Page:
You’re surely aware of the history-related placard at the dynamite snack, and several at other trail locations. Am guessing it’ll be a long while before we’ll see such signage highlighting history of the island, if ever. ”
Here’s the photo/map supplies by James Marino:
Thanks to Will I located the footings of the suspension bridge and just like he wondered if we would ever see a plaque denoting its existence.
Thank you very much Will.
Last Saturday was the worst day I have “worked” the layout. Worked means answered visitor questions and talked to them about our layout (the Mendocino Coast Model Railroad and Navigation Co.) here in Fort Bragg. The wind was howling. The sheeting rain was horizontal and it was COLD. The layout was packed because it was a holiday weekend and, given the inclement weather, there aren’t too many places you can go for entertainment.
So, there I was freezing my butt at the south end of the layout where the wind was crashing the door closed talking to a couple who wanted to know more about the Point Cabrillo lighthouse. The conversation was sparked by our diorama of Point Cabrillo. I explained that the Point Cabrillo lighthouse was a grand place to visit especially when the whales are passing up and down the coast but perhaps not a good place to visit on a day like to day. Just as they were about to leave their young (10?) son started asking questions about whales and sharks. I did my best to answer but was stumped on the question of how long sharks and whales lived. I asked my fellow docent and he was as clueless as me.
Without too much difficulty my web search armed me with enough info for me to answer the question again – that is if i am ever asked!
The humpback whale is not only one of the best-known whale species in the world, but considered among the most popular. You can find them in every ocean, so anywhere you are, as long as you’re in their breeding or feeding grounds, you might just catch a glimpse of one.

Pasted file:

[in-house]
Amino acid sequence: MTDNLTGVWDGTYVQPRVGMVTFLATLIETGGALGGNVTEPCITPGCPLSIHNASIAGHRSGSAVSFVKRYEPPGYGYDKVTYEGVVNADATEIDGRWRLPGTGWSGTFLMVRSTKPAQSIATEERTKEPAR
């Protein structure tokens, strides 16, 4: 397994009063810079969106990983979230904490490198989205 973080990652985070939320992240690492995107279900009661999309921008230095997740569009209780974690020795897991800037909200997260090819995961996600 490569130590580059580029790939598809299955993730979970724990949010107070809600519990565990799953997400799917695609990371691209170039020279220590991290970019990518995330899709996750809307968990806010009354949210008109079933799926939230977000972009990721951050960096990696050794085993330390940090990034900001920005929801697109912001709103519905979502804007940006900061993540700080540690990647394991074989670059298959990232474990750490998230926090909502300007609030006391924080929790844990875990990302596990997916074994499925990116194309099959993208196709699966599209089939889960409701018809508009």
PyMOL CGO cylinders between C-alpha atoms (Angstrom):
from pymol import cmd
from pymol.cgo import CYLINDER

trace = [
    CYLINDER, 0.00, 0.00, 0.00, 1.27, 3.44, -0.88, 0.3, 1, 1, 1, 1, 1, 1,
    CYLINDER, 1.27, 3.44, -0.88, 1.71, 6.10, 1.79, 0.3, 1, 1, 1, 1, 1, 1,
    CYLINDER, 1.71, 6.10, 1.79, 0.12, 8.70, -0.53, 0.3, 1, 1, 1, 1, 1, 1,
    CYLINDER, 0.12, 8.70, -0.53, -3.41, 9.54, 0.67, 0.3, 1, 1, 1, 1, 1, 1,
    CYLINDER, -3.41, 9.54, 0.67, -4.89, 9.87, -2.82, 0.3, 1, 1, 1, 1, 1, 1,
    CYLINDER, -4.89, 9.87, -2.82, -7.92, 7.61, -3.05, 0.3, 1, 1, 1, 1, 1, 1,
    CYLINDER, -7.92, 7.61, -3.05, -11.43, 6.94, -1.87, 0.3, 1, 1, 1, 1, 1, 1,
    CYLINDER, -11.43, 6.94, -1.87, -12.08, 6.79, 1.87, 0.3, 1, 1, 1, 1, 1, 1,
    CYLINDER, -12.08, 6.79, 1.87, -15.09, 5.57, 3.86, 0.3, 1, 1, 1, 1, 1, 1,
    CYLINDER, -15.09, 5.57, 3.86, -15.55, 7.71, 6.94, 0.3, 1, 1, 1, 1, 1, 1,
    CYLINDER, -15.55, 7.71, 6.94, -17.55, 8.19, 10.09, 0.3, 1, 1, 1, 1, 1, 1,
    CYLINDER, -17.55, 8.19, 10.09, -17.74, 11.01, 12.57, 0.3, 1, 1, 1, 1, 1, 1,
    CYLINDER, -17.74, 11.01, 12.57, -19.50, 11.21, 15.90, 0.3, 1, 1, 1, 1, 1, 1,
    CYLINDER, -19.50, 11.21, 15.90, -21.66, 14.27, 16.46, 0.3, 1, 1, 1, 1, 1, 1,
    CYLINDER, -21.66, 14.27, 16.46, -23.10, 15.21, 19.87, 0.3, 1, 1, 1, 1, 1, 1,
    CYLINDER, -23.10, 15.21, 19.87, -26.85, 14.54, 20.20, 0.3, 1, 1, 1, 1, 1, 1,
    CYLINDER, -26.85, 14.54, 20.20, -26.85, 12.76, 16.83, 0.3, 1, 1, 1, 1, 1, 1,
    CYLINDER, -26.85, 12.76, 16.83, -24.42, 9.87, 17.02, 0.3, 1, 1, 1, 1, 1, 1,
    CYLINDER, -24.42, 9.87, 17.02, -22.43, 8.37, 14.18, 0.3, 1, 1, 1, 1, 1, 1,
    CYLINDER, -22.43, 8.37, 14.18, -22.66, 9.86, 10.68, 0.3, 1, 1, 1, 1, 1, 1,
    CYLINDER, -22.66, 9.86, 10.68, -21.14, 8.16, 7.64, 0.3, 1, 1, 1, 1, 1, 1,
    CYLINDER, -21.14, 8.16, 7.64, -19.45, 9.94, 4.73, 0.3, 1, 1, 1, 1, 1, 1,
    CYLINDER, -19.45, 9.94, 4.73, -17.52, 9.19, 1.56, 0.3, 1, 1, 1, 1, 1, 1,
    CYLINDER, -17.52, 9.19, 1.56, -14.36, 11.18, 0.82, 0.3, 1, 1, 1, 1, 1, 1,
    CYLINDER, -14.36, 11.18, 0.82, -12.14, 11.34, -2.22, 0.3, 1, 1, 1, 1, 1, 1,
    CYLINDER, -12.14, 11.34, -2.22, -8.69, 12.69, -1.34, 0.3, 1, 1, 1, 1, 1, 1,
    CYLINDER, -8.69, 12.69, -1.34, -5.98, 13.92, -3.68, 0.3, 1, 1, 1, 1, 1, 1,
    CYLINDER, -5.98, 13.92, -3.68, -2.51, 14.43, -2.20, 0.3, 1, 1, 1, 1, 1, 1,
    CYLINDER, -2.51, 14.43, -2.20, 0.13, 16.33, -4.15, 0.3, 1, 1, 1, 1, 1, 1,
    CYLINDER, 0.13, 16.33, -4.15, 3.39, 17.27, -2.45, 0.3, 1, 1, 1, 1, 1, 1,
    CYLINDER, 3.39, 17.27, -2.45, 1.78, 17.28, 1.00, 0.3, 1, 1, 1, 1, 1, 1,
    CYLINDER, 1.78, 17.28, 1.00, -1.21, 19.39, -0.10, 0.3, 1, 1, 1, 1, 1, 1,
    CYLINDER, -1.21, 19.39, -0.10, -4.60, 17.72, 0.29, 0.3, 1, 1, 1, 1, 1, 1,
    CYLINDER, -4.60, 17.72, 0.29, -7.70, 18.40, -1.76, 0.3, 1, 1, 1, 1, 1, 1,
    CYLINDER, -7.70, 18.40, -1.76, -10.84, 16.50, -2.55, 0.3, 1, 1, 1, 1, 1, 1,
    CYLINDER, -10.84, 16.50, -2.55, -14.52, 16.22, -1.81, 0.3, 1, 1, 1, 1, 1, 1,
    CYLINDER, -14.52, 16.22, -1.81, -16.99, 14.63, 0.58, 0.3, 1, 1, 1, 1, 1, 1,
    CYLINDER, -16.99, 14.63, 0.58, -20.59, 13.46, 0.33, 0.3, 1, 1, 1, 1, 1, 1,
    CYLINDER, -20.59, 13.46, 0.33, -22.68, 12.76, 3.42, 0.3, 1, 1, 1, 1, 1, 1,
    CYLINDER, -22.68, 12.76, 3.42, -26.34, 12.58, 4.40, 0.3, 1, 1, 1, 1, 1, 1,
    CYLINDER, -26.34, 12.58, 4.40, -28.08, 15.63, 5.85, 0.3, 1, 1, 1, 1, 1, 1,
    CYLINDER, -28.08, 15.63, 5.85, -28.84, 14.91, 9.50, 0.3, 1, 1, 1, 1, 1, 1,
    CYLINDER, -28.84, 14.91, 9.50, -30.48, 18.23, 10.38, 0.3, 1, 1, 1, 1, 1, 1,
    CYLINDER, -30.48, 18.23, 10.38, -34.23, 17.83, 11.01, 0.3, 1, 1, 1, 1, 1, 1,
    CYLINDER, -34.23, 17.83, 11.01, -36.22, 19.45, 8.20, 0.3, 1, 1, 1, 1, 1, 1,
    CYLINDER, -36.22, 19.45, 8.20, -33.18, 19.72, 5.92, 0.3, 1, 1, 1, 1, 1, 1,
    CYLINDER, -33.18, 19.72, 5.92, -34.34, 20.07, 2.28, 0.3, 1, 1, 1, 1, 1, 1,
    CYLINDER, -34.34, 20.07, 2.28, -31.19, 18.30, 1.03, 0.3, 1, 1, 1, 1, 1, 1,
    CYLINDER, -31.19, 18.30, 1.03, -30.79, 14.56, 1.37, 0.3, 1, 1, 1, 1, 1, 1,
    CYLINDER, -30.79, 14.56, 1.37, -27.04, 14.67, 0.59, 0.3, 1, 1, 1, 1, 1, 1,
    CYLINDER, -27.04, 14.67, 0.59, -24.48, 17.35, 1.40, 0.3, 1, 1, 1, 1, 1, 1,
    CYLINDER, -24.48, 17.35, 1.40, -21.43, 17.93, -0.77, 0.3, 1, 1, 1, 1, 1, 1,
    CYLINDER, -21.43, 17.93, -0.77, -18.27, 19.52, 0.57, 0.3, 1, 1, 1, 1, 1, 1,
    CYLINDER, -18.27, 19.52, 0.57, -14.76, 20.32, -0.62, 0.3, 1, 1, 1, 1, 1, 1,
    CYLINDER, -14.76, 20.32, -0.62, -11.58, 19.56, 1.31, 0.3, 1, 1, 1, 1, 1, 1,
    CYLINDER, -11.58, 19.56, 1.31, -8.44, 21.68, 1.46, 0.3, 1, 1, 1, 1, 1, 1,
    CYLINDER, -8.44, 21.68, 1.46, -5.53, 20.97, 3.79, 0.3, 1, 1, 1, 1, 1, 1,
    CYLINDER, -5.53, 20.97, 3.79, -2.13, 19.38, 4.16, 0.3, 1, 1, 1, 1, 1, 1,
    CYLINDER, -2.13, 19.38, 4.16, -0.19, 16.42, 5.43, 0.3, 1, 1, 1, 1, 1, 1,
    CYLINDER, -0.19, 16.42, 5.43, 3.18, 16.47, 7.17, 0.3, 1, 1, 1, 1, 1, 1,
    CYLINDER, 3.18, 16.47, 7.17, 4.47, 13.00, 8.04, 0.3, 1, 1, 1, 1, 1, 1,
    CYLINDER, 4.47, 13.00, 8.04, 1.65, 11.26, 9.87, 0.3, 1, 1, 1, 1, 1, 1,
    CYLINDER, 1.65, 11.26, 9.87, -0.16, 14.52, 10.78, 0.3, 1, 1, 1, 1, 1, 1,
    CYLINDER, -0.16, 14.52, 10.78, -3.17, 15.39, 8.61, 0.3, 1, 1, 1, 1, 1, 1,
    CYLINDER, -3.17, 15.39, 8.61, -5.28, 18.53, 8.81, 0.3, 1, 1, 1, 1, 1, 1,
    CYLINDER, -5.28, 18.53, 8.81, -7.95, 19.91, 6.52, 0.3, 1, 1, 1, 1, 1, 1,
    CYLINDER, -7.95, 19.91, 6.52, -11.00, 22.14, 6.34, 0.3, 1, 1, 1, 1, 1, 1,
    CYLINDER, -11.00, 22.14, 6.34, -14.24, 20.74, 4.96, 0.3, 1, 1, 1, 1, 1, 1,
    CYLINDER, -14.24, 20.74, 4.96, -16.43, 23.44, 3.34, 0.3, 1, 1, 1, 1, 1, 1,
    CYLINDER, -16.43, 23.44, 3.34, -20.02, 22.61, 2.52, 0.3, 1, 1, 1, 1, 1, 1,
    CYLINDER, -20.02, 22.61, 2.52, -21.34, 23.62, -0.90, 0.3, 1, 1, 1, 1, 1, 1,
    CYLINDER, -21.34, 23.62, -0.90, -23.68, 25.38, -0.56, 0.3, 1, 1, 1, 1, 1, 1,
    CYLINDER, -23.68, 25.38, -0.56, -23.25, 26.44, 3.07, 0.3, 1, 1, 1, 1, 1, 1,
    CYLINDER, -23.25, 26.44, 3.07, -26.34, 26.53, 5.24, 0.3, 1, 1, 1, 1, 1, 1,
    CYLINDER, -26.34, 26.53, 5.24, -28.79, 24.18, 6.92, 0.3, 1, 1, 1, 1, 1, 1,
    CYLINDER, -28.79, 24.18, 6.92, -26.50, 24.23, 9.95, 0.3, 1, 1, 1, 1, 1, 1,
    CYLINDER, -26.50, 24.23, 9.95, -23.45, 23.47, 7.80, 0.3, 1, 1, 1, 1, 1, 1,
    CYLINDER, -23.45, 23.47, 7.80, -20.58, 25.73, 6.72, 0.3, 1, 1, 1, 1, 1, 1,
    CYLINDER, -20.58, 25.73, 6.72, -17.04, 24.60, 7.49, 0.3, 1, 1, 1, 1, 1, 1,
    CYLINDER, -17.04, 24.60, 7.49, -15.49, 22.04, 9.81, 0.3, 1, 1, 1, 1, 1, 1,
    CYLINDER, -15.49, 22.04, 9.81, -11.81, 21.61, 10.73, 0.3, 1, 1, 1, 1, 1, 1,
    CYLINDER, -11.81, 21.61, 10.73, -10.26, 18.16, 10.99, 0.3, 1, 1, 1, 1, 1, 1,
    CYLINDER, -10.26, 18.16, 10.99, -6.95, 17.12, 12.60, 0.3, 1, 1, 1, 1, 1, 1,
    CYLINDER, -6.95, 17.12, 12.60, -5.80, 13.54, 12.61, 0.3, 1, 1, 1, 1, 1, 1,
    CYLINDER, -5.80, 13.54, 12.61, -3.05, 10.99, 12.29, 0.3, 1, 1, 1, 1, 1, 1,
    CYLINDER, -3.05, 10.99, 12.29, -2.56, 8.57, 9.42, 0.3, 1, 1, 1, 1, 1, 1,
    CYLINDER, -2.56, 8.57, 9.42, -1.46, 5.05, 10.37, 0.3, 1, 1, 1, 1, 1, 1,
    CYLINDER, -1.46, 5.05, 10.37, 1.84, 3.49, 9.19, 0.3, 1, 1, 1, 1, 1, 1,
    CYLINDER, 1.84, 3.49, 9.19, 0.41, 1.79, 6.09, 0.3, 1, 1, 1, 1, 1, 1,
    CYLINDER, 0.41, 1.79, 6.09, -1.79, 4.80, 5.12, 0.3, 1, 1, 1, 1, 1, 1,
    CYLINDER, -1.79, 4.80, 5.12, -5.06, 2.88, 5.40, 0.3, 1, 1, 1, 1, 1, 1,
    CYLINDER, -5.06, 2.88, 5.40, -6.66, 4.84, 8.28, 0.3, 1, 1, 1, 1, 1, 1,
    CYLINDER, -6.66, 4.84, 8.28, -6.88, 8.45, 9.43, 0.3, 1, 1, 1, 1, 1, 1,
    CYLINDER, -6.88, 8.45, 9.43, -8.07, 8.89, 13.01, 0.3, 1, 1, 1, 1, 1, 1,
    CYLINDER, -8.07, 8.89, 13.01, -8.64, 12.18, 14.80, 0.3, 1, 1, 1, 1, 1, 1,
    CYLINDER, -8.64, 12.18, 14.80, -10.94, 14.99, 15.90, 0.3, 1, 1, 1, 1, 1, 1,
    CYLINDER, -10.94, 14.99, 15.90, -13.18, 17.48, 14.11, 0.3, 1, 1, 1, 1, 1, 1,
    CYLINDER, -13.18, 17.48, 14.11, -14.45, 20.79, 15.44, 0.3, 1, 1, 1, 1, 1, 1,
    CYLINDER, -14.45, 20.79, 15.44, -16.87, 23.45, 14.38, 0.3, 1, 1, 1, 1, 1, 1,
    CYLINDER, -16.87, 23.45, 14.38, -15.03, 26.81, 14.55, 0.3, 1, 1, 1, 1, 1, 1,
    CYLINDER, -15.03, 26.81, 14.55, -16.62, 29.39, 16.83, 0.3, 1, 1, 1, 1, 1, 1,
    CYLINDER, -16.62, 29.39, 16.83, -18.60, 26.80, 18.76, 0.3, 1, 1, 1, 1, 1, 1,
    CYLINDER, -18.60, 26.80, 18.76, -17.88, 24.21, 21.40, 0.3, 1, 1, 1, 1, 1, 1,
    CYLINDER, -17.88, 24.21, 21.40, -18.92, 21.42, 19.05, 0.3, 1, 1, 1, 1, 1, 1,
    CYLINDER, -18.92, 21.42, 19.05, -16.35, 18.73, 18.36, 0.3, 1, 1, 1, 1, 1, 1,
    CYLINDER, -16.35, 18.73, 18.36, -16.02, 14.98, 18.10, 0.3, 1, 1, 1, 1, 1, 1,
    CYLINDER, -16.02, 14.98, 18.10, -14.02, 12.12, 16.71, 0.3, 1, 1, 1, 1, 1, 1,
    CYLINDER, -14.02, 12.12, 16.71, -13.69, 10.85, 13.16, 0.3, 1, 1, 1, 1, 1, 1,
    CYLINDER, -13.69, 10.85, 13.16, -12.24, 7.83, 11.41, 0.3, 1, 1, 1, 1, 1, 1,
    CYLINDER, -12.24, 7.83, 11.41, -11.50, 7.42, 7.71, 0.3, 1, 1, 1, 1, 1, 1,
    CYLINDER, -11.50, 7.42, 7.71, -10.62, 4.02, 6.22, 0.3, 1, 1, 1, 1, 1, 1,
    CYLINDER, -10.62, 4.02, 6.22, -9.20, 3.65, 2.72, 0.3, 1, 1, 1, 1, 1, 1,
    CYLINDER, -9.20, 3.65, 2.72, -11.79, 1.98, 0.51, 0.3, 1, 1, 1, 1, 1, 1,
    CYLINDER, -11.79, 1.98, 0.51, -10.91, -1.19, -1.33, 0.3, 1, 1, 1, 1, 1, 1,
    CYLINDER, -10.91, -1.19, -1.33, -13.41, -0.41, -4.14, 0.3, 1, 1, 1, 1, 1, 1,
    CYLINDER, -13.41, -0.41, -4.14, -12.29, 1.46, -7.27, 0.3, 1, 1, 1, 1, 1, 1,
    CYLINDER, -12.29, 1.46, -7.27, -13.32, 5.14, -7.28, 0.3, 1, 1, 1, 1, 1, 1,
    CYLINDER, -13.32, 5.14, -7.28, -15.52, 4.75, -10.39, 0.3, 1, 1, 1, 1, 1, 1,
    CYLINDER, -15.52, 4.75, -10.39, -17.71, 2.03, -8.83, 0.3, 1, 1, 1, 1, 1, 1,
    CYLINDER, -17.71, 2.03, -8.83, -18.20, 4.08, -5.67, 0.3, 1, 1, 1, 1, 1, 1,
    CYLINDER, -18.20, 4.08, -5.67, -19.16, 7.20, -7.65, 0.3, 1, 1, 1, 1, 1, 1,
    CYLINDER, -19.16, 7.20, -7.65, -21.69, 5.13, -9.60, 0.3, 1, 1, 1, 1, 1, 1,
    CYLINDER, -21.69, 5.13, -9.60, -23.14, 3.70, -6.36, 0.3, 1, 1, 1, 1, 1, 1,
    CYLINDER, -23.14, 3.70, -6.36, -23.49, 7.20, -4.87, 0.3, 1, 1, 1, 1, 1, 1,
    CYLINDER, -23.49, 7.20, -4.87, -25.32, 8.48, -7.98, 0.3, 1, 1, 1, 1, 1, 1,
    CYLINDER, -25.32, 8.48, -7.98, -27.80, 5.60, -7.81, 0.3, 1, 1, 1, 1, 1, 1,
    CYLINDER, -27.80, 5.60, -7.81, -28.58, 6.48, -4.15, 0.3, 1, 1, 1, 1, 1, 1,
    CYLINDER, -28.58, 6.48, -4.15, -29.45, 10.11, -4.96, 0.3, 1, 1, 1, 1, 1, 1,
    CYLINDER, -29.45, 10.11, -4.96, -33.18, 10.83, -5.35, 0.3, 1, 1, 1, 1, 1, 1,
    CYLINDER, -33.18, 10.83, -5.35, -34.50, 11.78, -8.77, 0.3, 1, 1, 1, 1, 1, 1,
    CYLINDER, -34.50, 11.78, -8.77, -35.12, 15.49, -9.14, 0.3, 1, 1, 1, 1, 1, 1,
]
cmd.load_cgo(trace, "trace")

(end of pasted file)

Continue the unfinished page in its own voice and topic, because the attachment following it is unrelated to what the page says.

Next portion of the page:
They used its size to suggest its year of birth is as early as 1505 – when future King Henry VIII ended his engagement to Catherine of Aragon.
Greenland sharks, which only grow 1 cm a year, have been known to live for hundreds of years Experts used its length – a staggering 18 foott – and radiocarbon dating to determine its age as between 272 and 512 years old, according to a study in journal, Science. It was the oldest of a group of 28 Greenland sharks analysed for the study.
Everyday I learn something new about the Mendocino Coast. This blog started out with a pic I found on Lynn Catlett’s “You know you’re from Mendocino if …..” Facebook page:
if you click on the pic you’ll see the handwriting clearly. Where were or where are the Hot Springs and if they were on the Garcia river how come they were near Point Arena? I didn’t know the answer so I started checking maps. This one shows Hot Springs reasonably well:
In the top left corner is Point Arena and in the bottom right corner is Gualala. Route 1 is the orange line that runs from top left to bottom right. The red line shows how you get to the Hot Springs from one of the minor (black) roads.
One more old photo that I found when I was searching for a decent map:
So, if you are near Point Arena and want a hot dip ………….
This recent e=mail tells the story of these pics:
“On Oct 21st we visited the Mendocino Coast Model Railroad and we want to say Thanks again for your great explanations and the nice little tour through the Workshop that you had given to us. In this Email you will find some photos our daughter Antonia had taken through our visit. ………..”
And this (I think) is a family project:
Thank you Antonia.